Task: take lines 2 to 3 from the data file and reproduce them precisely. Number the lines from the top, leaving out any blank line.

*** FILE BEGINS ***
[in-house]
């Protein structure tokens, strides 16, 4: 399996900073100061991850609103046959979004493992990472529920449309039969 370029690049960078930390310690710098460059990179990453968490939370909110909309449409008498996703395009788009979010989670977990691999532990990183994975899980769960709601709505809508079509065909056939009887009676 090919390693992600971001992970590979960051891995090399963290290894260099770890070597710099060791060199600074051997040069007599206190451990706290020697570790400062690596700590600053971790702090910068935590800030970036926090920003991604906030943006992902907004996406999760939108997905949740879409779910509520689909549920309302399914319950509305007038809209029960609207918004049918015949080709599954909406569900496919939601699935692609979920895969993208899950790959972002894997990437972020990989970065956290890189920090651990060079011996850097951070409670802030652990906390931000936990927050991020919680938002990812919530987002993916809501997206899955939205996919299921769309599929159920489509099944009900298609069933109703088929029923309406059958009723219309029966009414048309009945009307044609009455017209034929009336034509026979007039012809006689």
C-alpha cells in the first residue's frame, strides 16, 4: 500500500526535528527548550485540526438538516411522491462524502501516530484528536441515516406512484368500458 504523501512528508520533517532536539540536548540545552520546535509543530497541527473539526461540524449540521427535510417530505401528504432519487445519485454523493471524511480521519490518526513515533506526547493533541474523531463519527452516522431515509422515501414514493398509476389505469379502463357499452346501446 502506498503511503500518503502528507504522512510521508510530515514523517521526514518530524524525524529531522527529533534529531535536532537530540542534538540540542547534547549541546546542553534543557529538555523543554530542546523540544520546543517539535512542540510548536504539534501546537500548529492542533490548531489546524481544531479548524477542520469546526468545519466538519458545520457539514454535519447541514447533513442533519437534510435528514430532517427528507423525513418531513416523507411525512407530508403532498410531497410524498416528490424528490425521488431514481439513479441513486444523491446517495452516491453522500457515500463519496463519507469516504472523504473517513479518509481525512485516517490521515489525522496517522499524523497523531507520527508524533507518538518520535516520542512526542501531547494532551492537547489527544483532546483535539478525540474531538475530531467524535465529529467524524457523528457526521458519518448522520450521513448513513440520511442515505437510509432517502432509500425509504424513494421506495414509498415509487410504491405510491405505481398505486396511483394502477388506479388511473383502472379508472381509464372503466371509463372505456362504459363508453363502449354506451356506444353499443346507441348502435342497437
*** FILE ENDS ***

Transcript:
């Protein structure tokens, strides 16, 4: 399996900073100061991850609103046959979004493992990472529920449309039969 370029690049960078930390310690710098460059990179990453968490939370909110909309449409008498996703395009788009979010989670977990691999532990990183994975899980769960709601709505809508079509065909056939009887009676 090919390693992600971001992970590979960051891995090399963290290894260099770890070597710099060791060199600074051997040069007599206190451990706290020697570790400062690596700590600053971790702090910068935590800030970036926090920003991604906030943006992902907004996406999760939108997905949740879409779910509520689909549920309302399914319950509305007038809209029960609207918004049918015949080709599954909406569900496919939601699935692609979920895969993208899950790959972002894997990437972020990989970065956290890189920090651990060079011996850097951070409670802030652990906390931000936990927050991020919680938002990812919530987002993916809501997206899955939205996919299921769309599929159920489509099944009900298609069933109703088929029923309406059958009723219309029966009414048309009945009307044609009455017209034929009336034509026979007039012809006689």
C-alpha cells in the first residue's frame, strides 16, 4: 500500500526535528527548550485540526438538516411522491462524502501516530484528536441515516406512484368500458 504523501512528508520533517532536539540536548540545552520546535509543530497541527473539526461540524449540521427535510417530505401528504432519487445519485454523493471524511480521519490518526513515533506526547493533541474523531463519527452516522431515509422515501414514493398509476389505469379502463357499452346501446 502506498503511503500518503502528507504522512510521508510530515514523517521526514518530524524525524529531522527529533534529531535536532537530540542534538540540542547534547549541546546542553534543557529538555523543554530542546523540544520546543517539535512542540510548536504539534501546537500548529492542533490548531489546524481544531479548524477542520469546526468545519466538519458545520457539514454535519447541514447533513442533519437534510435528514430532517427528507423525513418531513416523507411525512407530508403532498410531497410524498416528490424528490425521488431514481439513479441513486444523491446517495452516491453522500457515500463519496463519507469516504472523504473517513479518509481525512485516517490521515489525522496517522499524523497523531507520527508524533507518538518520535516520542512526542501531547494532551492537547489527544483532546483535539478525540474531538475530531467524535465529529467524524457523528457526521458519518448522520450521513448513513440520511442515505437510509432517502432509500425509504424513494421506495414509498415509487410504491405510491405505481398505486396511483394502477388506479388511473383502472379508472381509464372503466371509463372505456362504459363508453363502449354506451356506444353499443346507441348502435342497437